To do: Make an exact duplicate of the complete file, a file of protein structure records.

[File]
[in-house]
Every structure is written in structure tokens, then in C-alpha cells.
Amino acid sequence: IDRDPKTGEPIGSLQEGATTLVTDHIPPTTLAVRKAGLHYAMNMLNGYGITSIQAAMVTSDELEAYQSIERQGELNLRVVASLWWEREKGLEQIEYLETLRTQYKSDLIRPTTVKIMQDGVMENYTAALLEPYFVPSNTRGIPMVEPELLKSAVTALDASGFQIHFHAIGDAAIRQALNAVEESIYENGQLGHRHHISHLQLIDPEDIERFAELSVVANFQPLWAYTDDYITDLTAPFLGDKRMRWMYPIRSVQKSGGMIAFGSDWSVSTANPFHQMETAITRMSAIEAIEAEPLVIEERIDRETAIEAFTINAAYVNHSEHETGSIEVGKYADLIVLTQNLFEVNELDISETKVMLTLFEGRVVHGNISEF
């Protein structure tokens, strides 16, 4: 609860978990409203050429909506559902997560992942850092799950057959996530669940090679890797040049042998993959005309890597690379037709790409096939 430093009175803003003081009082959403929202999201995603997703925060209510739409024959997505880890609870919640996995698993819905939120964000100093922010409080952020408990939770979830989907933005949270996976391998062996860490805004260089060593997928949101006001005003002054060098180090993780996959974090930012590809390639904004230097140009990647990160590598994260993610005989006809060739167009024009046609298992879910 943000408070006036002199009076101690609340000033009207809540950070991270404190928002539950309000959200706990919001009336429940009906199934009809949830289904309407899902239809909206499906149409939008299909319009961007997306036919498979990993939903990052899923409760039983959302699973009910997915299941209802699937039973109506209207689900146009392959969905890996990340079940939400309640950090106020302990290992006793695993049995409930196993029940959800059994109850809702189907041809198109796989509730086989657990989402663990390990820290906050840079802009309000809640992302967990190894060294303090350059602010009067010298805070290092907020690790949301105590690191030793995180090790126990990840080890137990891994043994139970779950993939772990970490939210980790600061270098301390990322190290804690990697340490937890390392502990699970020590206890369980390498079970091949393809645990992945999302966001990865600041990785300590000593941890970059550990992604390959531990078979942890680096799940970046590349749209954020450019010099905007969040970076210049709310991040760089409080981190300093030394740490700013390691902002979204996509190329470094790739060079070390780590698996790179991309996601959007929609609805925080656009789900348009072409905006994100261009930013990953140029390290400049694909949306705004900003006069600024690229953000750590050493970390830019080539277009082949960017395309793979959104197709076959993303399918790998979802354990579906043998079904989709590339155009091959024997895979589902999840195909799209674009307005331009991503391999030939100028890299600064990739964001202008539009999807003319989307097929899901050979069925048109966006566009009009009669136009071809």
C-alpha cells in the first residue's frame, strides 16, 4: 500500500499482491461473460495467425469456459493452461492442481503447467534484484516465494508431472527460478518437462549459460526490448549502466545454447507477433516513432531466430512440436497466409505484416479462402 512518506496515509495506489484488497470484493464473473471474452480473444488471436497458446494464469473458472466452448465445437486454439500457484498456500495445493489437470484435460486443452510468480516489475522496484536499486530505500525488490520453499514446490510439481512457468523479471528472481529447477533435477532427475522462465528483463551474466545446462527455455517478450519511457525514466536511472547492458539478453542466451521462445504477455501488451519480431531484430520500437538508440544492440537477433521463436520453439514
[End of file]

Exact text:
[in-house]
Every structure is written in structure tokens, then in C-alpha cells.
Amino acid sequence: IDRDPKTGEPIGSLQEGATTLVTDHIPPTTLAVRKAGLHYAMNMLNGYGITSIQAAMVTSDELEAYQSIERQGELNLRVVASLWWEREKGLEQIEYLETLRTQYKSDLIRPTTVKIMQDGVMENYTAALLEPYFVPSNTRGIPMVEPELLKSAVTALDASGFQIHFHAIGDAAIRQALNAVEESIYENGQLGHRHHISHLQLIDPEDIERFAELSVVANFQPLWAYTDDYITDLTAPFLGDKRMRWMYPIRSVQKSGGMIAFGSDWSVSTANPFHQMETAITRMSAIEAIEAEPLVIEERIDRETAIEAFTINAAYVNHSEHETGSIEVGKYADLIVLTQNLFEVNELDISETKVMLTLFEGRVVHGNISEF
């Protein structure tokens, strides 16, 4: 609860978990409203050429909506559902997560992942850092799950057959996530669940090679890797040049042998993959005309890597690379037709790409096939 430093009175803003003081009082959403929202999201995603997703925060209510739409024959997505880890609870919640996995698993819905939120964000100093922010409080952020408990939770979830989907933005949270996976391998062996860490805004260089060593997928949101006001005003002054060098180090993780996959974090930012590809390639904004230097140009990647990160590598994260993610005989006809060739167009024009046609298992879910 943000408070006036002199009076101690609340000033009207809540950070991270404190928002539950309000959200706990919001009336429940009906199934009809949830289904309407899902239809909206499906149409939008299909319009961007997306036919498979990993939903990052899923409760039983959302699973009910997915299941209802699937039973109506209207689900146009392959969905890996990340079940939400309640950090106020302990290992006793695993049995409930196993029940959800059994109850809702189907041809198109796989509730086989657990989402663990390990820290906050840079802009309000809640992302967990190894060294303090350059602010009067010298805070290092907020690790949301105590690191030793995180090790126990990840080890137990891994043994139970779950993939772990970490939210980790600061270098301390990322190290804690990697340490937890390392502990699970020590206890369980390498079970091949393809645990992945999302966001990865600041990785300590000593941890970059550990992604390959531990078979942890680096799940970046590349749209954020450019010099905007969040970076210049709310991040760089409080981190300093030394740490700013390691902002979204996509190329470094790739060079070390780590698996790179991309996601959007929609609805925080656009789900348009072409905006994100261009930013990953140029390290400049694909949306705004900003006069600024690229953000750590050493970390830019080539277009082949960017395309793979959104197709076959993303399918790998979802354990579906043998079904989709590339155009091959024997895979589902999840195909799209674009307005331009991503391999030939100028890299600064990739964001202008539009999807003319989307097929899901050979069925048109966006566009009009009669136009071809």
C-alpha cells in the first residue's frame, strides 16, 4: 500500500499482491461473460495467425469456459493452461492442481503447467534484484516465494508431472527460478518437462549459460526490448549502466545454447507477433516513432531466430512440436497466409505484416479462402 512518506496515509495506489484488497470484493464473473471474452480473444488471436497458446494464469473458472466452448465445437486454439500457484498456500495445493489437470484435460486443452510468480516489475522496484536499486530505500525488490520453499514446490510439481512457468523479471528472481529447477533435477532427475522462465528483463551474466545446462527455455517478450519511457525514466536511472547492458539478453542466451521462445504477455501488451519480431531484430520500437538508440544492440537477433521463436520453439514